The many peasants coming to the city expanded the Kosovo proletariat. They worked in the new factories with some of the most advanced technology in the federation. But economic conditions for the masses in Kosovo still lagged far behind the federation-wide average.
After Tito’s death in 1980, the economic and social problems came to the fore. In March 1981, Albanian students at Pristina University took to the streets for better conditions, jobs, and extended democratic and national rights.
Their protests were violently suppressed. Police opened fire on the unarmed protesters killing at least 12 people and wounding 150. In April, 1981, the Province of Kosovo was placed under martial law.
This was followed over the next year by trials and hearings as a result of which hundreds were sent to prison-some for up to 15 years-for their political activity during the protests. Hundreds were expelled from the party and lost their jobs. There was a general political crackdown against the province, which only strengthened the calls for independence.
As the effects of the austerity measures became more pronounced in the late 1980s, workers in Kosovo mobilized with others across the federation against wage cuts, job losses, etc. It was then that the Serbian bureaucracy headed by Milosevic-epitomized by his speech on April 27, 1987, to Serbians at Kosovo Polje-launched its Serbian chauvinist and anti-Albanian campaign described previously that became the cause for the disintegration of the federation and the current military conflicts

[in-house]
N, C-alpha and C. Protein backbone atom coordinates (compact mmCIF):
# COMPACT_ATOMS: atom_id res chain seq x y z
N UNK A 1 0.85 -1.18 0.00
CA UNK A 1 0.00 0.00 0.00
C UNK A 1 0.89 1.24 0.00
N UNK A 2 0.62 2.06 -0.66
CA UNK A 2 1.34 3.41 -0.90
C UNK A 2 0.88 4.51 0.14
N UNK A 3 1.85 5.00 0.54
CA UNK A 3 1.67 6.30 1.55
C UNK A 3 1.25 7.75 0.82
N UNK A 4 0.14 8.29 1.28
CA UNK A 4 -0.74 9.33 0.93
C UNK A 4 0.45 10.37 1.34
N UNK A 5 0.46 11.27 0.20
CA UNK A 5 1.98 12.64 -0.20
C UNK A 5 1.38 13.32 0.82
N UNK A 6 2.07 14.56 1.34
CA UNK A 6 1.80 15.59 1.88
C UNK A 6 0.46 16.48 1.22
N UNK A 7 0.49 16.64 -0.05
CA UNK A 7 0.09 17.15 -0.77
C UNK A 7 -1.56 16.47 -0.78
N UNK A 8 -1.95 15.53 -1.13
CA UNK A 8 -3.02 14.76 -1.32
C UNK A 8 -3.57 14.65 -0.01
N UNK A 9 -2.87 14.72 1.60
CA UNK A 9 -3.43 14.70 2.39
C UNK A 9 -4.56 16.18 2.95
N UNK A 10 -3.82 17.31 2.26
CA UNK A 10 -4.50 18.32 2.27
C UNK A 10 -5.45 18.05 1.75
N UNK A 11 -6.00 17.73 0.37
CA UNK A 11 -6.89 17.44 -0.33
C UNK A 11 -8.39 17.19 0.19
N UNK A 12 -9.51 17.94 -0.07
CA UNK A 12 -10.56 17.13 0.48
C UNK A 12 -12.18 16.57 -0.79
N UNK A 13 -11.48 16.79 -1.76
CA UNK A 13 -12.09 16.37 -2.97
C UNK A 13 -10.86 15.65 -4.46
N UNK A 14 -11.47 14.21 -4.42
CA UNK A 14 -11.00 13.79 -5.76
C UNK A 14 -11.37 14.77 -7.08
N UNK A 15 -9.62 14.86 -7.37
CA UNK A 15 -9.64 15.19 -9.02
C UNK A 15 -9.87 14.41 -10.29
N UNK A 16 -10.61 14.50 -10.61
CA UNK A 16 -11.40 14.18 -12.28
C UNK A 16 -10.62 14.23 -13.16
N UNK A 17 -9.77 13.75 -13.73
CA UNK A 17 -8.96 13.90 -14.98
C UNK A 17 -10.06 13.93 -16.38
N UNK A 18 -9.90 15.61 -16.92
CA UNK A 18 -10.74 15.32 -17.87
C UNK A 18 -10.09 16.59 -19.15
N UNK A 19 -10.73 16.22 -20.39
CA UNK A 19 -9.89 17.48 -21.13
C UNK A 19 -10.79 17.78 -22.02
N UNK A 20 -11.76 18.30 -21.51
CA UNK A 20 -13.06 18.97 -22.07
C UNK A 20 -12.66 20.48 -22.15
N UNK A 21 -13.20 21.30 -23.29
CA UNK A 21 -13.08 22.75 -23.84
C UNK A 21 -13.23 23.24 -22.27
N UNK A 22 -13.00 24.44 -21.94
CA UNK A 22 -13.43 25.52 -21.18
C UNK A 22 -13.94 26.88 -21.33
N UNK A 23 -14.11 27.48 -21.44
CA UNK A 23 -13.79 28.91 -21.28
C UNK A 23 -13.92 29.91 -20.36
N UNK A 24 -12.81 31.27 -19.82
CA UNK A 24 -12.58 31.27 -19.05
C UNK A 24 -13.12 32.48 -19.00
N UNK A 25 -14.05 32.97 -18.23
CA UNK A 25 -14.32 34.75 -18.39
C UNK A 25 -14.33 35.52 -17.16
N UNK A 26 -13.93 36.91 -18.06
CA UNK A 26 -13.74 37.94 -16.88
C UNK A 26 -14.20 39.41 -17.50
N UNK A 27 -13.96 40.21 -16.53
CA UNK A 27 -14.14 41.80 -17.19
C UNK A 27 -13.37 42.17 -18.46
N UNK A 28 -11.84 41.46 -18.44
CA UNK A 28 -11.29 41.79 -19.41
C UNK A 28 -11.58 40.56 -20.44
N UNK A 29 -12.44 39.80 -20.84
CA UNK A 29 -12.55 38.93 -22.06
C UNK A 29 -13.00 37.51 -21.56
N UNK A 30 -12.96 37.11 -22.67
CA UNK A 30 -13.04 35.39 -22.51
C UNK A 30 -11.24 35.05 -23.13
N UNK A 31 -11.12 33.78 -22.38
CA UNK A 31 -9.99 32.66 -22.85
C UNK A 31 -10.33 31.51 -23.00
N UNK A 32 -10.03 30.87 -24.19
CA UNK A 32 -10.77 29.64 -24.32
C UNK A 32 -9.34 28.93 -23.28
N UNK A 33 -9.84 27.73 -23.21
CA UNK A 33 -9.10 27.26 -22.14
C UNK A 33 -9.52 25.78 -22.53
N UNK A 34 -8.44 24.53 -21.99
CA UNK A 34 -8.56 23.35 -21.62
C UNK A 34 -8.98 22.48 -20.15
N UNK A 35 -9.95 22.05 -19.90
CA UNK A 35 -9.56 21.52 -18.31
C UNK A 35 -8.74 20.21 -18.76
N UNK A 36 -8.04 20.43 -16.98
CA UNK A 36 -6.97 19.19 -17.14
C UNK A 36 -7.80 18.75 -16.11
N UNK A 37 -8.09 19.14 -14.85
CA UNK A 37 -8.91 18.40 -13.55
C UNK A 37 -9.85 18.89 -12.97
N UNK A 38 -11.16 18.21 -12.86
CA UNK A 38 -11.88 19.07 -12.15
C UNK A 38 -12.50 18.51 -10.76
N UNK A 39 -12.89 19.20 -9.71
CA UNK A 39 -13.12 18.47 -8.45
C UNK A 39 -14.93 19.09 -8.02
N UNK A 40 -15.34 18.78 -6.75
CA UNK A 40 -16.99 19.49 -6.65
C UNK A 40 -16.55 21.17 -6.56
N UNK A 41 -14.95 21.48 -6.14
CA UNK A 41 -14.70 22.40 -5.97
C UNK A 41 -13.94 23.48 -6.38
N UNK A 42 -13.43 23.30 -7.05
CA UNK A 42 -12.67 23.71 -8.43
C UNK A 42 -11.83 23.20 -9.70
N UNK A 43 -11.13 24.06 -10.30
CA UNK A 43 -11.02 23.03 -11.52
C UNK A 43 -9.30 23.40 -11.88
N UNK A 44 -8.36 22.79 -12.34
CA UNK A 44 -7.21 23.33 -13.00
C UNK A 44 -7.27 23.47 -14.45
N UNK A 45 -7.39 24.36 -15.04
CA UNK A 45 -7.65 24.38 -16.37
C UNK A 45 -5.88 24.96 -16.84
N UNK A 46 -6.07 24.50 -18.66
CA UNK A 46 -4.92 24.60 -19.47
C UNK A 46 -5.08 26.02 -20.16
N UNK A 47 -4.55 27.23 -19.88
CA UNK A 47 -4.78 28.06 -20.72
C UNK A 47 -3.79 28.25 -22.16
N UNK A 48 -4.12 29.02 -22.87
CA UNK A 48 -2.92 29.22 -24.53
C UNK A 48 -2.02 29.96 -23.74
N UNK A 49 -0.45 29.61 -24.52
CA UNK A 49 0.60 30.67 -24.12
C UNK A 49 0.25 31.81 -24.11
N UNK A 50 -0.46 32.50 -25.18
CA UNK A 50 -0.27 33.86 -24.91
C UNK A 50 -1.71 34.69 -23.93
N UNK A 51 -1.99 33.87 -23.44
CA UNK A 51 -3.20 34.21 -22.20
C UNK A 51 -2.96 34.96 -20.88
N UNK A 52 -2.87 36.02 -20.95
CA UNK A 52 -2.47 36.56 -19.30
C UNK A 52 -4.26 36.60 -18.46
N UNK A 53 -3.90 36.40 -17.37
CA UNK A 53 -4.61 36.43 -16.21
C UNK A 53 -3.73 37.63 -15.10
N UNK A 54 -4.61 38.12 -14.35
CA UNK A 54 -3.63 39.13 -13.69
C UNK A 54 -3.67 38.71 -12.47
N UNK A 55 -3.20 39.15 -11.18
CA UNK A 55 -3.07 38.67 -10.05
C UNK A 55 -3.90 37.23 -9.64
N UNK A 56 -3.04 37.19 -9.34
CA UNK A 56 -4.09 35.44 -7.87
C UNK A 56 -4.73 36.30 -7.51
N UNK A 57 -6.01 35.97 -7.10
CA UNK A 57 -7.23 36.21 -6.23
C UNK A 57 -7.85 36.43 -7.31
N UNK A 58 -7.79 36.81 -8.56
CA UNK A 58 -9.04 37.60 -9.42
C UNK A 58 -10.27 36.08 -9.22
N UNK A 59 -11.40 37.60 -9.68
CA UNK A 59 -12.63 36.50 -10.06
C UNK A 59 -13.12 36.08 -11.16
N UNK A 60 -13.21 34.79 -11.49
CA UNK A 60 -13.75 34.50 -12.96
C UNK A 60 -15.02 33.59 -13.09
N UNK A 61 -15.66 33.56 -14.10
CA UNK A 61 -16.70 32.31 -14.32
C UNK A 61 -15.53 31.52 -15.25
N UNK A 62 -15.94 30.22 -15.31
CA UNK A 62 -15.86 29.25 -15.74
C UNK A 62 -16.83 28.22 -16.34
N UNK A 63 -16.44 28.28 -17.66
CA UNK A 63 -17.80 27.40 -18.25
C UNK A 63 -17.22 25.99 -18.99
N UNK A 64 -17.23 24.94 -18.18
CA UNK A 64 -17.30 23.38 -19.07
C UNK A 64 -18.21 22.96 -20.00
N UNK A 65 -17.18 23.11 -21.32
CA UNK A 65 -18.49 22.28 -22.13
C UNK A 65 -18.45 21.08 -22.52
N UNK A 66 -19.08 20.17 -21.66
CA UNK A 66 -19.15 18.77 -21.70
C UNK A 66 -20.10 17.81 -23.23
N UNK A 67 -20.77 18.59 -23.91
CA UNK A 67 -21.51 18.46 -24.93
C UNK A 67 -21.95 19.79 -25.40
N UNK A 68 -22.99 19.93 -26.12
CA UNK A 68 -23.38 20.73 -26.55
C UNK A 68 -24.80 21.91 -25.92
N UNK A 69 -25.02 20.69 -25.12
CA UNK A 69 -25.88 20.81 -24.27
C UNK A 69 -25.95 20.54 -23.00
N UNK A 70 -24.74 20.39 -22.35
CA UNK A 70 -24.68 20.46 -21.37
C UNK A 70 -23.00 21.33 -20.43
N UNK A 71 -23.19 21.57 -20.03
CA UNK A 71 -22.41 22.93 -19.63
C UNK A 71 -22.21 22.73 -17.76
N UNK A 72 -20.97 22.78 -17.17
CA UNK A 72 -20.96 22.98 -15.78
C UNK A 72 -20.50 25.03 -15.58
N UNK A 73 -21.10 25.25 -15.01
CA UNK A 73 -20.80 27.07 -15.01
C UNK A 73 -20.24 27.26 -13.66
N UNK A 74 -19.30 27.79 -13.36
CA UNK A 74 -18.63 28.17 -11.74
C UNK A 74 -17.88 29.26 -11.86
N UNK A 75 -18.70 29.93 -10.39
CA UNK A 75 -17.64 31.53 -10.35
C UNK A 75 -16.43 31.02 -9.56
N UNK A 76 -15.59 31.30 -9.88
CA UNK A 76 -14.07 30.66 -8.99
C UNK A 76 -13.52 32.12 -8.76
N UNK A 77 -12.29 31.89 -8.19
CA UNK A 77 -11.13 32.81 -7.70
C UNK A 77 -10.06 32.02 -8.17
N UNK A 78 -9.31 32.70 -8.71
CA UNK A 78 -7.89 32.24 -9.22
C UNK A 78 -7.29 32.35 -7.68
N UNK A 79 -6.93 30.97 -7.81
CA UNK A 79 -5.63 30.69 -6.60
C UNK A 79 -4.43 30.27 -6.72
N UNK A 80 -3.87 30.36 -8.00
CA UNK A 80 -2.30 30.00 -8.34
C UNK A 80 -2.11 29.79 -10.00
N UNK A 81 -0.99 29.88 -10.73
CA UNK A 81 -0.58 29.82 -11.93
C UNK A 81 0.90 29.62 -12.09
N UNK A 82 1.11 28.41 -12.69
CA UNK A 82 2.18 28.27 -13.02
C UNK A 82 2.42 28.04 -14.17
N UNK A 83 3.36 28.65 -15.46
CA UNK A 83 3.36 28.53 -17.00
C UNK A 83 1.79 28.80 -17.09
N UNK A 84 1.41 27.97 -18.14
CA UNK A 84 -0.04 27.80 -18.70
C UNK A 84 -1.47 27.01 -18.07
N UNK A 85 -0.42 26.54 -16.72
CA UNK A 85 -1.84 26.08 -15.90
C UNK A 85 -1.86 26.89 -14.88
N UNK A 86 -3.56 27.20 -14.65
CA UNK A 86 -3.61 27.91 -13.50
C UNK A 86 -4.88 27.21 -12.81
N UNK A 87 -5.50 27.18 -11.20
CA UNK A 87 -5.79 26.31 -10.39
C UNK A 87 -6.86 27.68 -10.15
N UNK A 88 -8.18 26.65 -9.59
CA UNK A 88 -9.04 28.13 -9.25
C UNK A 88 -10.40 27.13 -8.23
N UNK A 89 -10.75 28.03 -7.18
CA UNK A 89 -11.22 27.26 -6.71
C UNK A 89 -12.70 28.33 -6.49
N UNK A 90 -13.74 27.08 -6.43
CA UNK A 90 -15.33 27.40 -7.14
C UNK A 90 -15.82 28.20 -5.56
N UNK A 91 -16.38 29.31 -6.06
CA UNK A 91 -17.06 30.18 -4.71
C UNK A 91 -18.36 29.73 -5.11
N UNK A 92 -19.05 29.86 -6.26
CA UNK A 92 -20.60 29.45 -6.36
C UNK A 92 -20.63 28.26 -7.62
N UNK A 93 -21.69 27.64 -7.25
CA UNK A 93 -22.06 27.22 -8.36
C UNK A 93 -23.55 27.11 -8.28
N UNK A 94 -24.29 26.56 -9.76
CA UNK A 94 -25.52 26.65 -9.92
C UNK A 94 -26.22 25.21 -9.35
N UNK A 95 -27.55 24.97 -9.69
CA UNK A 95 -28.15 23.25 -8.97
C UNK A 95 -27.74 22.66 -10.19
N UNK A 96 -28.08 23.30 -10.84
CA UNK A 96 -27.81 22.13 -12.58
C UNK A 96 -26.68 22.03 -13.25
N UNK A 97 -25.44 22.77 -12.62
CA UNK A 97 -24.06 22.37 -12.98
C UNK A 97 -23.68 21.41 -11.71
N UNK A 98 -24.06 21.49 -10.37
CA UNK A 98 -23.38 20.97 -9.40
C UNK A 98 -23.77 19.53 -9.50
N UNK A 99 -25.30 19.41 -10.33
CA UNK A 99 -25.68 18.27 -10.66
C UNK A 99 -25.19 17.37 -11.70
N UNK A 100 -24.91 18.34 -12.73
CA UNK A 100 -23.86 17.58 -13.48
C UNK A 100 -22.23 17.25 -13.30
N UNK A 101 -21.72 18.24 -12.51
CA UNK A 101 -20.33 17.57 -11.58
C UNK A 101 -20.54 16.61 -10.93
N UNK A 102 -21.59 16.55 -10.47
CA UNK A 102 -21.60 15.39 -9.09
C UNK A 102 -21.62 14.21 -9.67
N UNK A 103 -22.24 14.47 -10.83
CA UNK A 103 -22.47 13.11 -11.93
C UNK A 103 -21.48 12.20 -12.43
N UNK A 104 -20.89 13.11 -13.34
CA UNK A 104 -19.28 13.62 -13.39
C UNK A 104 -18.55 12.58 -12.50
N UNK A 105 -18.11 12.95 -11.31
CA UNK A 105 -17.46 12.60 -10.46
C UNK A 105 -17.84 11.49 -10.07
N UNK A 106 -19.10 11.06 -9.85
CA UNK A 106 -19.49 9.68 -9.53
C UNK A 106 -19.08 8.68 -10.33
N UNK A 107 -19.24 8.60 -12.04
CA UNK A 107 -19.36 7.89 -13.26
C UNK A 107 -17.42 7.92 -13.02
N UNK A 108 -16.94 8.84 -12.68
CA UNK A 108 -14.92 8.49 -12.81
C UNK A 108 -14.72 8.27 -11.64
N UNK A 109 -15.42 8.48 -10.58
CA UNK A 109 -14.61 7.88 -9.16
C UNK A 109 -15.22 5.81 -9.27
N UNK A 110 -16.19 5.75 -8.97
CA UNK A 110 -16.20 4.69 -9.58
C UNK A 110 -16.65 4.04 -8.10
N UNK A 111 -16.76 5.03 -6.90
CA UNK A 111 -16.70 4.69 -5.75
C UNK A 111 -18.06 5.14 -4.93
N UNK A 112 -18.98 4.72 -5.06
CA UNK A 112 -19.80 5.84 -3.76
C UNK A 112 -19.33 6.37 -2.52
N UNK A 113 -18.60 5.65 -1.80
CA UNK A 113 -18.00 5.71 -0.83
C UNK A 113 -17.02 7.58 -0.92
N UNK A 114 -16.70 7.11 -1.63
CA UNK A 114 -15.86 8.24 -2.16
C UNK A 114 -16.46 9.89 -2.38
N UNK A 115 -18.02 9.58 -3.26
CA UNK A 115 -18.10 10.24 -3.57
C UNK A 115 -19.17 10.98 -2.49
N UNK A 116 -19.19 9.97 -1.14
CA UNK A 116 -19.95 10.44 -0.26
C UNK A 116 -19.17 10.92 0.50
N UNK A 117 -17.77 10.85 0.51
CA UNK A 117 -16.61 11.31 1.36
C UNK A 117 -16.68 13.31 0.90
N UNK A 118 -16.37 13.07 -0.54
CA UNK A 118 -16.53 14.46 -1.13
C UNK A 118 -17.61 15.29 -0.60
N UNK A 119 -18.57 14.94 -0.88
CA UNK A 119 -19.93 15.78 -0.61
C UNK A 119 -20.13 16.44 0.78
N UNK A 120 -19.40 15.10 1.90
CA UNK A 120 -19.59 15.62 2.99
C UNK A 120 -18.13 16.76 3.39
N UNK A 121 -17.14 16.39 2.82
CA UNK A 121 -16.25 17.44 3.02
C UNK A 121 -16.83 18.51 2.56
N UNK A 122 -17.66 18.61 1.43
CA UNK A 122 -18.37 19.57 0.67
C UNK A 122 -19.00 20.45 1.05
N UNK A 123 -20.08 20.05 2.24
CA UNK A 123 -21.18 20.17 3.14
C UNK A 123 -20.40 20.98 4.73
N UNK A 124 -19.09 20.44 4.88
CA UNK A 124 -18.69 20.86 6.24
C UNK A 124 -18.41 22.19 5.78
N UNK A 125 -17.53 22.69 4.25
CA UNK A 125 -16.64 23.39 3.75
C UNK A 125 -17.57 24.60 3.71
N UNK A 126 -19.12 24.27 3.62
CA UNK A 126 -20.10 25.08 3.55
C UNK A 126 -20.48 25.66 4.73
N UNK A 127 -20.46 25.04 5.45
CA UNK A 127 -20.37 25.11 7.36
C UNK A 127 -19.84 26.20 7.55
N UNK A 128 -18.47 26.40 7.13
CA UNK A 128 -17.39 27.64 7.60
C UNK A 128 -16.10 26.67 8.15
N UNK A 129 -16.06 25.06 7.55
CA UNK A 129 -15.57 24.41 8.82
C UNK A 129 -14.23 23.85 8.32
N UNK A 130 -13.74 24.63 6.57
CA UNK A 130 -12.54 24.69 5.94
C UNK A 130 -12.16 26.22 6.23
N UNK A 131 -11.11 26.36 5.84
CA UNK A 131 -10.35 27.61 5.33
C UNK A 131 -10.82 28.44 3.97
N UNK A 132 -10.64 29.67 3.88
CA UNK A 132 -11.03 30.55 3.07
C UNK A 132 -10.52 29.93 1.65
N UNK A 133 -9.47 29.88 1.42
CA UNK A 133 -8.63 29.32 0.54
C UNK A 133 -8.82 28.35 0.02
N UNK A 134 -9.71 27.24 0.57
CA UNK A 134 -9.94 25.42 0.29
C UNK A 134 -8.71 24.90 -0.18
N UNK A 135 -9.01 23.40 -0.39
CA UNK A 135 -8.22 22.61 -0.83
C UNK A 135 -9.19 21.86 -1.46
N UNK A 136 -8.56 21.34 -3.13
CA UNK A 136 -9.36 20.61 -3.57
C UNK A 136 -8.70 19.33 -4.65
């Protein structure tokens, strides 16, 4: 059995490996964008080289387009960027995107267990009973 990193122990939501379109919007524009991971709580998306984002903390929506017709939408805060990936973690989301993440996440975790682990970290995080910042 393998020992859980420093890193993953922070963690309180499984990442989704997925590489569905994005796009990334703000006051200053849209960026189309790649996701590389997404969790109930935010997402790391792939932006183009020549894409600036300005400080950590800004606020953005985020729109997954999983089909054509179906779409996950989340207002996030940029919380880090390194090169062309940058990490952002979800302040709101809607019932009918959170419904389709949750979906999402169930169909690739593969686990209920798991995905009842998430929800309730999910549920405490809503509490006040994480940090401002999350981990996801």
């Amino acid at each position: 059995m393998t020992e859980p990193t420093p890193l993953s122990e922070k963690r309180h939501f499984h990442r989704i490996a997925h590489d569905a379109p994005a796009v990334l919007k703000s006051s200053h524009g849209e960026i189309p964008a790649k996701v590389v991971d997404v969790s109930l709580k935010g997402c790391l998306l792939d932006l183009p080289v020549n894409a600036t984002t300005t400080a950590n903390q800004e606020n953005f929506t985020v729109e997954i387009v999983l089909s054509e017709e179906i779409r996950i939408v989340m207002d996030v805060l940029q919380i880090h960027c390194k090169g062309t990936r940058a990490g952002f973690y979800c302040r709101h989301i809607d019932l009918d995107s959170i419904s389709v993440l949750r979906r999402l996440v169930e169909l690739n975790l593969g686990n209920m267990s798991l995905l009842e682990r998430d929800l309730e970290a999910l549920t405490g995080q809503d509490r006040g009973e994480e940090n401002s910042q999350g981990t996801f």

Strikes by miners in the Trepca lead and zinc mines the winter of 1988-89 for economic and political demands got the support of students and broader masses in Kosovo. But in early 1989, the Milosevic forces abolished Kosovo’s autonomy.
Workers who joined protests were summarily fired. All the workers at the Trepca zinc and lead mines who had launched an underground hunger strike for their economic and political rights were fired. Tens of thousands of Kosovar Albanian workers lost their jobs in this way, and Serbs were hired to replace them.
It was thus the Stalinist bureaucracy itself that created the political dynamic that led to the reaction among non-Serbs-Slovenians, the Croatians, and the Republic of Bosnia Hercegovina-from 1990 and 1991 to seek independence. The Serbian bureaucracy and its retrograde gangster allies responded with bloody wars of aggression to grab land and resources for themselves in the name of a “Greater Serbia.”
This reactionary, expansionist ideology has brought the Serbian workers nothing but continuing economic hardship and decline. The Serbian regime’s criminal war against Bosnia -Hercegovina left that republic divided, under imperialist control, with 250,000 dead and millions still displaced (homeless), including Serbs themselves.
Failure of passive resistance by Kosovars
By 1998, the center of conflict returned to Kosovo. Conditions of life in Kosovo became less and less tolerable and the repression continued. No improvements came from the policies of passive resistance-underground schools, health facilities, institutes, and even an underground parliament-led by Ibrahim Rugova and the League of Kosovo.
In the spring of 1998, a small radical force emerged as the Kosovo Liberation Army. It attacked Serbian military personnel, captured territory, and won broad support despite its lack of a clear political program.
The powerful Serbian military response to the KLA offensive provided the pretext for the enormous NATO attacks begun March 24, 1999.